Blacktown & District Environment group Inc is disgusted with the contempt shown by successive NSW Governments and, more particularly, the Western Sydney Parklands Trust with respect to the former Bungarribee site, Eastern Creek/Doonside.

The Australia Zoo proposal is just more of the same.

What was a 300ha open space flora and fauna habitat a decade and more ago, and much before that the historic “Bungarribee”  has been carved up for money making ventures by the NSW Government and Western Sydney Parklands Trust, none of which ventures sustain or add to the natural and cultural heritage of Blacktown LGA; rather, they subtract.

With respect to the natural heritage we are concerned that habitat and foraging space for our local bird populations and the mob of kangaroos on that land is to be further diminished. Also, the Australian Bass fish in Eastern Creek will likely be compromised, perhaps made extinct, from polluted drainage from the proposed Australia Zoo and other developments imposed or yet to be imposed by the NSW Government and Western Sydney Parklands Trust.

It is all the more galling that former Premier, Bob Carr, and his colleagues when first proclaiming Western Sydney Parklands, said the parklands were “never to be developed.” Society has descended to immorality when government and its agencies do not keep their word. Why should anyone treat anyone honourably when lying is exampled by government? These are the first wisps of a whirlwind of anarchy which consequentially follows.

In taking open space land from the residents of Blacktown the Western Sydney Parklands Trust offers as compensation the trinket and plaything of a zoo to amuse residents and to act as a salve to the real injury.

Further, the area allocated for the zoo was the area where much pains were endured by the community in voluntary plantings and bushcare for Greening Australia. This decision for a zoo on that site just adds insult to the injury of contempt for the community as Western Sydney Parklands Trust derives income to keep its stipended personnel well supplied into the future.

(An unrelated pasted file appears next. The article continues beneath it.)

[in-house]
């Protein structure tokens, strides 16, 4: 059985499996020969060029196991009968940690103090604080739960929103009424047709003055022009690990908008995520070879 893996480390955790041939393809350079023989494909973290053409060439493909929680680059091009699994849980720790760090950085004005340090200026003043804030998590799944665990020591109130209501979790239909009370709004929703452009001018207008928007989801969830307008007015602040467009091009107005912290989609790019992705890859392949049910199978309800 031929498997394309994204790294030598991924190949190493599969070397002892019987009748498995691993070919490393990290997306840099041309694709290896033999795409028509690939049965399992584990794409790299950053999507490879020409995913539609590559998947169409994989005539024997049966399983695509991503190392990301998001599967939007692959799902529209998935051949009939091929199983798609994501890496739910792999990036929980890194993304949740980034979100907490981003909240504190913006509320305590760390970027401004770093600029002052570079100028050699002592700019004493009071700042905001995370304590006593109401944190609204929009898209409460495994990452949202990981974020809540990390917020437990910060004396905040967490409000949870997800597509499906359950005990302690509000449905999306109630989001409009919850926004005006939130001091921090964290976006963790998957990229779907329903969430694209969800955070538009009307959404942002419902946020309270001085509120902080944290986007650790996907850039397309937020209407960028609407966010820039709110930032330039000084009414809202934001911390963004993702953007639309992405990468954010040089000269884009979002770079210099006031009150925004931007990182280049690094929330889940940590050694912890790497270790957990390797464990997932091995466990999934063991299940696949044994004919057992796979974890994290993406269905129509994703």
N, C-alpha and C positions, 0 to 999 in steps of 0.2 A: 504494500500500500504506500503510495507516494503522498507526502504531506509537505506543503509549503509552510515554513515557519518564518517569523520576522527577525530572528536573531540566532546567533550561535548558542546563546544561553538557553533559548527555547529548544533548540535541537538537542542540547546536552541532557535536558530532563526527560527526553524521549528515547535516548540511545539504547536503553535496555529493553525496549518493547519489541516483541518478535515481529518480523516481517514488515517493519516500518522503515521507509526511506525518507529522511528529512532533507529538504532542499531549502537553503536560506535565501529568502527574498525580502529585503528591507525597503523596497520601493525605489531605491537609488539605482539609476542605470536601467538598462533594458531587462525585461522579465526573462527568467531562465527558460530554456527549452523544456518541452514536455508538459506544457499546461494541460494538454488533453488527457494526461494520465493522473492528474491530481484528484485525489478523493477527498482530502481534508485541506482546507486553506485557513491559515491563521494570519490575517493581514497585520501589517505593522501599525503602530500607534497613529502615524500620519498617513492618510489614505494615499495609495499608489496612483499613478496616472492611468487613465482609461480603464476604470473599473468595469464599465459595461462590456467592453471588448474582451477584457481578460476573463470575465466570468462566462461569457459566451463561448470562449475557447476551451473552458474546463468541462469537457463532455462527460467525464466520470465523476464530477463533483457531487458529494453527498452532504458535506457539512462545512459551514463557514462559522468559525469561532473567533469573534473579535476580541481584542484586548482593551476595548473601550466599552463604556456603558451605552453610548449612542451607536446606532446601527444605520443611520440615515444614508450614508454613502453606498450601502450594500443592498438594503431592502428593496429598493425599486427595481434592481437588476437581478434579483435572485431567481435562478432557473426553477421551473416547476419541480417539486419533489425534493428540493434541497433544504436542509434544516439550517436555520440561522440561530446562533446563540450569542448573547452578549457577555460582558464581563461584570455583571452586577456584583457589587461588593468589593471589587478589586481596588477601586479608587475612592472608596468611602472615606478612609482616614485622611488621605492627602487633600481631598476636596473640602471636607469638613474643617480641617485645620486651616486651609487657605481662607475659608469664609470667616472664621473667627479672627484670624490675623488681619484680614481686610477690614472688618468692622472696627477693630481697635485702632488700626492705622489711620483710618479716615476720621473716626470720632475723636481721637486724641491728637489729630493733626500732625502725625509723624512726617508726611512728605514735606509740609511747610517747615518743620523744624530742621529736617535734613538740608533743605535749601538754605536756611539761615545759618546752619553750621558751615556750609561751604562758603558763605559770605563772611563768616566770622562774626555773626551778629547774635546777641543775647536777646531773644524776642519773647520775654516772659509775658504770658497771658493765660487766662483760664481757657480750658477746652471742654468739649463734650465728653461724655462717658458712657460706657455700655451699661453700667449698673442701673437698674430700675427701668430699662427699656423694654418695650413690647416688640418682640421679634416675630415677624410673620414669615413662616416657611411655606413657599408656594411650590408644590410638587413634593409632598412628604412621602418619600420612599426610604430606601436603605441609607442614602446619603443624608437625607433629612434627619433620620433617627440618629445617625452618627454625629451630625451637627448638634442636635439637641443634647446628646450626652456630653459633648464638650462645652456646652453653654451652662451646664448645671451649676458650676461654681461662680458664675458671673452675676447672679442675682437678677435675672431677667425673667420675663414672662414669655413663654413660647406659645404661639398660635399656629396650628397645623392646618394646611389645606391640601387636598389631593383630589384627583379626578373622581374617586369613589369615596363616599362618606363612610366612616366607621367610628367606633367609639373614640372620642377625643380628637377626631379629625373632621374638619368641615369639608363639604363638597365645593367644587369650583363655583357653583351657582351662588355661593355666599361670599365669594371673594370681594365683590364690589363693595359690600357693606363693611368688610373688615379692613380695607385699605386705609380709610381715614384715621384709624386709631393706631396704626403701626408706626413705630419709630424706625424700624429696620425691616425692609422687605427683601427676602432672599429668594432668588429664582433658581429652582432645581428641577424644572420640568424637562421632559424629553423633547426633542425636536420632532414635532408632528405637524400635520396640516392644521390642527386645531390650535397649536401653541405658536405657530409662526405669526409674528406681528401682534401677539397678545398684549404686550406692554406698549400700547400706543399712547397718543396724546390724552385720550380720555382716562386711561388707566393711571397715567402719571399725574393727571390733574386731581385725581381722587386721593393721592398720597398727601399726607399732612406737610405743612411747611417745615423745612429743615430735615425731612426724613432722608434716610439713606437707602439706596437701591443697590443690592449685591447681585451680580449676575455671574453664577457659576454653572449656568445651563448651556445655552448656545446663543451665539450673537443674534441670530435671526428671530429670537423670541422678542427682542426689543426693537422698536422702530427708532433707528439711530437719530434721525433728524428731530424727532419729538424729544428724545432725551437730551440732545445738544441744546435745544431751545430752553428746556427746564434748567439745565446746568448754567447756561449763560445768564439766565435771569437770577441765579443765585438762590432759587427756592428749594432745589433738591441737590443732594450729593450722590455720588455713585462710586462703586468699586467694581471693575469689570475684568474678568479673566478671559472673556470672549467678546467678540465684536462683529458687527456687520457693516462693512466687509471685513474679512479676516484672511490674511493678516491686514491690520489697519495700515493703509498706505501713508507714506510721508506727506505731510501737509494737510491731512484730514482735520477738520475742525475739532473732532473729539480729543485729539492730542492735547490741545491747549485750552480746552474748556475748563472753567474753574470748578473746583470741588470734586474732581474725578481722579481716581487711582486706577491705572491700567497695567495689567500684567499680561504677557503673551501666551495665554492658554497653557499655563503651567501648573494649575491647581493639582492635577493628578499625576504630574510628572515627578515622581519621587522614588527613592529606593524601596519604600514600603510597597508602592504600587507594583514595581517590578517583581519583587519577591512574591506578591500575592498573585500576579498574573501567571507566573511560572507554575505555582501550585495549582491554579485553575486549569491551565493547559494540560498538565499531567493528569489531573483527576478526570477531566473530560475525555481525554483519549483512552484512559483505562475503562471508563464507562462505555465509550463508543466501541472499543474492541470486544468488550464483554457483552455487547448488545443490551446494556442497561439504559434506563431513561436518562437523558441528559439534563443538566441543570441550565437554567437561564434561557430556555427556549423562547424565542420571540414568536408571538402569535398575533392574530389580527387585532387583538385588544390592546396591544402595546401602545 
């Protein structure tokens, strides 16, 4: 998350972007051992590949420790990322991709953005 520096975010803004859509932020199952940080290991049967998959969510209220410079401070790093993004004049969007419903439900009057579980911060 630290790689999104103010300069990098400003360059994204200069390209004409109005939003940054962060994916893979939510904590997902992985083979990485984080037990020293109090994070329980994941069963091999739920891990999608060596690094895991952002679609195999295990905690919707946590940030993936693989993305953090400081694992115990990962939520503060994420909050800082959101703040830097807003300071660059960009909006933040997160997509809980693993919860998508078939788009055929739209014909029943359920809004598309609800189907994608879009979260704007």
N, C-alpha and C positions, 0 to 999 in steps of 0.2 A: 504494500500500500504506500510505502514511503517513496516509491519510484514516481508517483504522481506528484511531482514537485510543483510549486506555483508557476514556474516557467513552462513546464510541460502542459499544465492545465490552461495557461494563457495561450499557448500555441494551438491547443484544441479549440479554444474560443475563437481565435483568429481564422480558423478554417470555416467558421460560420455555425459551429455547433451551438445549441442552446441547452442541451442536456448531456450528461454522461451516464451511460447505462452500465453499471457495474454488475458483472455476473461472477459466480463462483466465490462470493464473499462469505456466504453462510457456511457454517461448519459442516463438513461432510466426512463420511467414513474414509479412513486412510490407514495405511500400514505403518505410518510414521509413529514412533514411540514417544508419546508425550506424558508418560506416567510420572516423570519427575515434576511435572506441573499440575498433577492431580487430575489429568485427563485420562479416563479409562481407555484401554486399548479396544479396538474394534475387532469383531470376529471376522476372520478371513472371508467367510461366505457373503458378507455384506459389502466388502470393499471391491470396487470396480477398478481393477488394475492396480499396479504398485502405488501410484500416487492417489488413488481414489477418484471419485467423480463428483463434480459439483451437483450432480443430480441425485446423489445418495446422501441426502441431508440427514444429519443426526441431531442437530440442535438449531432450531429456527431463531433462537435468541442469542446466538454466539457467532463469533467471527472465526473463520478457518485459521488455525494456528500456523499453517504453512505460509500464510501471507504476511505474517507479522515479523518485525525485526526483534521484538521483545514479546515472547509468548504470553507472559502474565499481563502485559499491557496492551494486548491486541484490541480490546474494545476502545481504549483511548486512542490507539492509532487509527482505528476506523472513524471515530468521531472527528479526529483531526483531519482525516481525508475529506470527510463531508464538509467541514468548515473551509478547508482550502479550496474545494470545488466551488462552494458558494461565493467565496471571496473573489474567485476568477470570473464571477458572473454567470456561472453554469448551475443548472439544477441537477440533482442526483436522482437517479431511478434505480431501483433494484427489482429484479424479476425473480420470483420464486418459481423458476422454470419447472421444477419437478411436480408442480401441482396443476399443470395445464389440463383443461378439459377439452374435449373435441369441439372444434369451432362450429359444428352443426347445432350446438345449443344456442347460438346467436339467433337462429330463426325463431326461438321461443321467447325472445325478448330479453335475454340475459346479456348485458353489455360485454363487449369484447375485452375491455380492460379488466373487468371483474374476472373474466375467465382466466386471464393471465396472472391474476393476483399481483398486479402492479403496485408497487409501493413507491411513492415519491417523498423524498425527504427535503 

Shame on government and its parasitic agencies.

Harrington Forest Not Protected After All!

In a disgraceful testimony to the degraded morality of government and the failure of the NSW Department of Planning and Environment to commit anything of worth toward environmental protection we now find Transport for NSW wants to run an extension of the South-West Rail Corridor through Harrington Forest.

Harrington Forest was supposed to be the negotiated offset for extensive loss of flora & fauna habitat through the Harrington Park development some years ago. But that doesn’t seem to matter to those within Transport for NSW who believe any open space is fair game for their infrastructure projects. This is the trashing of morality and the trashing of Western Sydney.

The mob of kangaroos and other fauna inhabiting Harrington Forest will end up with diminished habitat because of the rail line, if approved, dissecting the Forest.

Make your concerns known by emailing: swrlecp@transport.nsw.gov.au

Herewith is a map of the proposed corridor carving through Harrington Forest:

Proposed Rail Link - Harrington Forest

This Harrington Forest issue is not the only threat to established flora and fauna habitat in Western Sydney. Transport for NSW are also looking at extending the rail corridor north beyond the Western Rail Line through key flora & fauna habitat including an established Regional Park and a proposed National Park & Nature Reserve. Also, a major upgrade to Bells Line of Road with a feeder coming off the M7 Motorway at Dean Park will have the same effect. A proposed Outer Sydney Orbital does likewise. More about these proposed projects and the opportunity to comment via email can be found at: http://www.transport.nsw.gov.au/projects

 

WESTERN & NORTHERN SYDNEY FLORA WORKSHOPS FOR 2015 – Presented by Teresa James

TERESA JAMES FLORA CONSULTANT – Specialising in flora surveys, plant identification, conservation assessment and botanical training. Mailing address: 835 Caparra Road, Caparra NSW 2429 Tel: 02 6550 7311 Mob: 0428218502. Email address:  t.james@optusnet.com.au

AUTUMN 2015

1. Grasslands Workshop – western Sydney (NEW)

Proposed dates: Friday 27th or Saturday 28th March (8.30 am to 4pm)

Details: A one day workshop looking at derived grasslands and their contribution to biodiversity on the Cumberland Plain. Subjects covered include ecology, threatened communities and identification of grasses and herbs. We will visit 3-4 sites with transport by minibus between sites. Limited to 20 places.

Cost (including workshop notes): $125